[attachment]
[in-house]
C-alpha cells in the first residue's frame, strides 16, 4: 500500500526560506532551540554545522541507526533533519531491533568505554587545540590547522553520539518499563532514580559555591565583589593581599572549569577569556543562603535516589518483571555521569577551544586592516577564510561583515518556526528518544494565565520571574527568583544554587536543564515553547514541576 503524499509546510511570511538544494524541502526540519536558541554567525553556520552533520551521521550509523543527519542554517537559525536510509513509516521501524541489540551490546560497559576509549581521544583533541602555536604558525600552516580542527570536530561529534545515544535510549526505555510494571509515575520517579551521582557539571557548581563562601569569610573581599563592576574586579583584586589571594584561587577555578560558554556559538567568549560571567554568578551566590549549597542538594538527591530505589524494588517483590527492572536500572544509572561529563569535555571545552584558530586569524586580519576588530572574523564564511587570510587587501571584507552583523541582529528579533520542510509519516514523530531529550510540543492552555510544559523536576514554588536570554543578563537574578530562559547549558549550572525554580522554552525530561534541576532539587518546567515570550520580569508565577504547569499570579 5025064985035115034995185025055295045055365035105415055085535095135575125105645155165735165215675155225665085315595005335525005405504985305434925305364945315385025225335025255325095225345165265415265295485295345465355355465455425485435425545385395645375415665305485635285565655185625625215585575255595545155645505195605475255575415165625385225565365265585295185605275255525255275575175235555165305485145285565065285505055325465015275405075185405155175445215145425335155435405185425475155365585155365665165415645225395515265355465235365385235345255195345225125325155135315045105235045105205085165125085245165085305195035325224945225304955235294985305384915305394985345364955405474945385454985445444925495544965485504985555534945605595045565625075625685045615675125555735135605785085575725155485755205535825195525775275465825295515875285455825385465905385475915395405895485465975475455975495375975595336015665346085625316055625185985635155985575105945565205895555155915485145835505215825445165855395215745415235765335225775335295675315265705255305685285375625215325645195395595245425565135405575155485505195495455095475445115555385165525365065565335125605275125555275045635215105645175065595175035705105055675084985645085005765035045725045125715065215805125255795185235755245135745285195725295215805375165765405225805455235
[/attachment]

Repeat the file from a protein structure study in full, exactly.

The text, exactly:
[in-house]
C-alpha cells in the first residue's frame, strides 16, 4: 500500500526560506532551540554545522541507526533533519531491533568505554587545540590547522553520539518499563532514580559555591565583589593581599572549569577569556543562603535516589518483571555521569577551544586592516577564510561583515518556526528518544494565565520571574527568583544554587536543564515553547514541576 503524499509546510511570511538544494524541502526540519536558541554567525553556520552533520551521521550509523543527519542554517537559525536510509513509516521501524541489540551490546560497559576509549581521544583533541602555536604558525600552516580542527570536530561529534545515544535510549526505555510494571509515575520517579551521582557539571557548581563562601569569610573581599563592576574586579583584586589571594584561587577555578560558554556559538567568549560571567554568578551566590549549597542538594538527591530505589524494588517483590527492572536500572544509572561529563569535555571545552584558530586569524586580519576588530572574523564564511587570510587587501571584507552583523541582529528579533520542510509519516514523530531529550510540543492552555510544559523536576514554588536570554543578563537574578530562559547549558549550572525554580522554552525530561534541576532539587518546567515570550520580569508565577504547569499570579 5025064985035115034995185025055295045055365035105415055085535095135575125105645155165735165215675155225665085315595005335525005405504985305434925305364945315385025225335025255325095225345165265415265295485295345465355355465455425485435425545385395645375415665305485635285565655185625625215585575255595545155645505195605475255575415165625385225565365265585295185605275255525255275575175235555165305485145285565065285505055325465015275405075185405155175445215145425335155435405185425475155365585155365665165415645225395515265355465235365385235345255195345225125325155135315045105235045105205085165125085245165085305195035325224945225304955235294985305384915305394985345364955405474945385454985445444925495544965485504985555534945605595045565625075625685045615675125555735135605785085575725155485755205535825195525775275465825295515875285455825385465905385475915395405895485465975475455975495375975595336015665346085625316055625185985635155985575105945565205895555155915485145835505215825445165855395215745415235765335225775335295675315265705255305685285375625215325645195395595245425565135405575155485505195495455095475445115555385165525365065565335125605275125555275045635215105645175065595175035705105055675084985645085005765035045725045125715065215805125255795185235755245135745285195725295215805375165765405225805455235